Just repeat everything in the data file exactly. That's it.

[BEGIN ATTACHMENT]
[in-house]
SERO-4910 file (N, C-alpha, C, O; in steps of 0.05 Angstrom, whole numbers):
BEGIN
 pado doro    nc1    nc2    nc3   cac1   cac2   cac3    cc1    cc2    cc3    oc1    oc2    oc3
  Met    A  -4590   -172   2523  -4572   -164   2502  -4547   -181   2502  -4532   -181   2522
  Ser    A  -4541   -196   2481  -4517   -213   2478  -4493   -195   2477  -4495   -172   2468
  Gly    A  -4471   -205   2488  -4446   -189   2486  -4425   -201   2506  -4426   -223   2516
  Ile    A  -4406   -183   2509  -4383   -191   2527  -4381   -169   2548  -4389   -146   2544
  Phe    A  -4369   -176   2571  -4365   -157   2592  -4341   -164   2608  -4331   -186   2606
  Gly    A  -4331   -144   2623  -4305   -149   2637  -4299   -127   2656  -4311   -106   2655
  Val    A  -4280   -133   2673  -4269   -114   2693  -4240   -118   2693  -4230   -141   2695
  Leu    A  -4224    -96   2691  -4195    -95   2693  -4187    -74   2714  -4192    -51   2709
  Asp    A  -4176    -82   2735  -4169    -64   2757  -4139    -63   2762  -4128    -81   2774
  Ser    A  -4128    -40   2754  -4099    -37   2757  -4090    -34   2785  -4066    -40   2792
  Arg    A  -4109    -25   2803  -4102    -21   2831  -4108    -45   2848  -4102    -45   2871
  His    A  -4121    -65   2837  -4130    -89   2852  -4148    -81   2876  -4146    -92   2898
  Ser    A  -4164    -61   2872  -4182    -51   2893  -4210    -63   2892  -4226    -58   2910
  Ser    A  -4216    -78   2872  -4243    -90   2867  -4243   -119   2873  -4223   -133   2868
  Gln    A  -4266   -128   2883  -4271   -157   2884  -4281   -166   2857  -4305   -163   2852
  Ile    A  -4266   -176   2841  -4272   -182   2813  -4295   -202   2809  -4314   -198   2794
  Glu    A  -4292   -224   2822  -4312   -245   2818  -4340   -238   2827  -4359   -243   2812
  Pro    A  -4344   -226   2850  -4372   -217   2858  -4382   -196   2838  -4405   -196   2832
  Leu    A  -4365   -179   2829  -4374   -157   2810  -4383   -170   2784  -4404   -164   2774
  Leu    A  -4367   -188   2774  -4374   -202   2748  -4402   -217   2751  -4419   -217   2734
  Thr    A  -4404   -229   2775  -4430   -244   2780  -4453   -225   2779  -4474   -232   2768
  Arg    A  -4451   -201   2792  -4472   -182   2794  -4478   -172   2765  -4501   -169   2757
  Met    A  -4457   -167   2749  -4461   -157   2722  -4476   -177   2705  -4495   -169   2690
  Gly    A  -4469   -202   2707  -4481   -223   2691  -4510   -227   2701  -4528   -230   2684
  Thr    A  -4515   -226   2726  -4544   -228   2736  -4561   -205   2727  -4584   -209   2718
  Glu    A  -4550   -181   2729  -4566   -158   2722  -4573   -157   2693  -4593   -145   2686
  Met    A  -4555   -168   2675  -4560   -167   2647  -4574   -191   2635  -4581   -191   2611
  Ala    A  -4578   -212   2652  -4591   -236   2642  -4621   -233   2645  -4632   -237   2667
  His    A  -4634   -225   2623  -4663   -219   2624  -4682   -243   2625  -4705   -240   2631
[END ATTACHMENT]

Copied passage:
[in-house]
SERO-4910 file (N, C-alpha, C, O; in steps of 0.05 Angstrom, whole numbers):
BEGIN
 pado doro    nc1    nc2    nc3   cac1   cac2   cac3    cc1    cc2    cc3    oc1    oc2    oc3
  Met    A  -4590   -172   2523  -4572   -164   2502  -4547   -181   2502  -4532   -181   2522
  Ser    A  -4541   -196   2481  -4517   -213   2478  -4493   -195   2477  -4495   -172   2468
  Gly    A  -4471   -205   2488  -4446   -189   2486  -4425   -201   2506  -4426   -223   2516
  Ile    A  -4406   -183   2509  -4383   -191   2527  -4381   -169   2548  -4389   -146   2544
  Phe    A  -4369   -176   2571  -4365   -157   2592  -4341   -164   2608  -4331   -186   2606
  Gly    A  -4331   -144   2623  -4305   -149   2637  -4299   -127   2656  -4311   -106   2655
  Val    A  -4280   -133   2673  -4269   -114   2693  -4240   -118   2693  -4230   -141   2695
  Leu    A  -4224    -96   2691  -4195    -95   2693  -4187    -74   2714  -4192    -51   2709
  Asp    A  -4176    -82   2735  -4169    -64   2757  -4139    -63   2762  -4128    -81   2774
  Ser    A  -4128    -40   2754  -4099    -37   2757  -4090    -34   2785  -4066    -40   2792
  Arg    A  -4109    -25   2803  -4102    -21   2831  -4108    -45   2848  -4102    -45   2871
  His    A  -4121    -65   2837  -4130    -89   2852  -4148    -81   2876  -4146    -92   2898
  Ser    A  -4164    -61   2872  -4182    -51   2893  -4210    -63   2892  -4226    -58   2910
  Ser    A  -4216    -78   2872  -4243    -90   2867  -4243   -119   2873  -4223   -133   2868
  Gln    A  -4266   -128   2883  -4271   -157   2884  -4281   -166   2857  -4305   -163   2852
  Ile    A  -4266   -176   2841  -4272   -182   2813  -4295   -202   2809  -4314   -198   2794
  Glu    A  -4292   -224   2822  -4312   -245   2818  -4340   -238   2827  -4359   -243   2812
  Pro    A  -4344   -226   2850  -4372   -217   2858  -4382   -196   2838  -4405   -196   2832
  Leu    A  -4365   -179   2829  -4374   -157   2810  -4383   -170   2784  -4404   -164   2774
  Leu    A  -4367   -188   2774  -4374   -202   2748  -4402   -217   2751  -4419   -217   2734
  Thr    A  -4404   -229   2775  -4430   -244   2780  -4453   -225   2779  -4474   -232   2768
  Arg    A  -4451   -201   2792  -4472   -182   2794  -4478   -172   2765  -4501   -169   2757
  Met    A  -4457   -167   2749  -4461   -157   2722  -4476   -177   2705  -4495   -169   2690
  Gly    A  -4469   -202   2707  -4481   -223   2691  -4510   -227   2701  -4528   -230   2684
  Thr    A  -4515   -226   2726  -4544   -228   2736  -4561   -205   2727  -4584   -209   2718
  Glu    A  -4550   -181   2729  -4566   -158   2722  -4573   -157   2693  -4593   -145   2686
  Met    A  -4555   -168   2675  -4560   -167   2647  -4574   -191   2635  -4581   -191   2611
  Ala    A  -4578   -212   2652  -4591   -236   2642  -4621   -233   2645  -4632   -237   2667
  His    A  -4634   -225   2623  -4663   -219   2624  -4682   -243   2625  -4705   -240   2631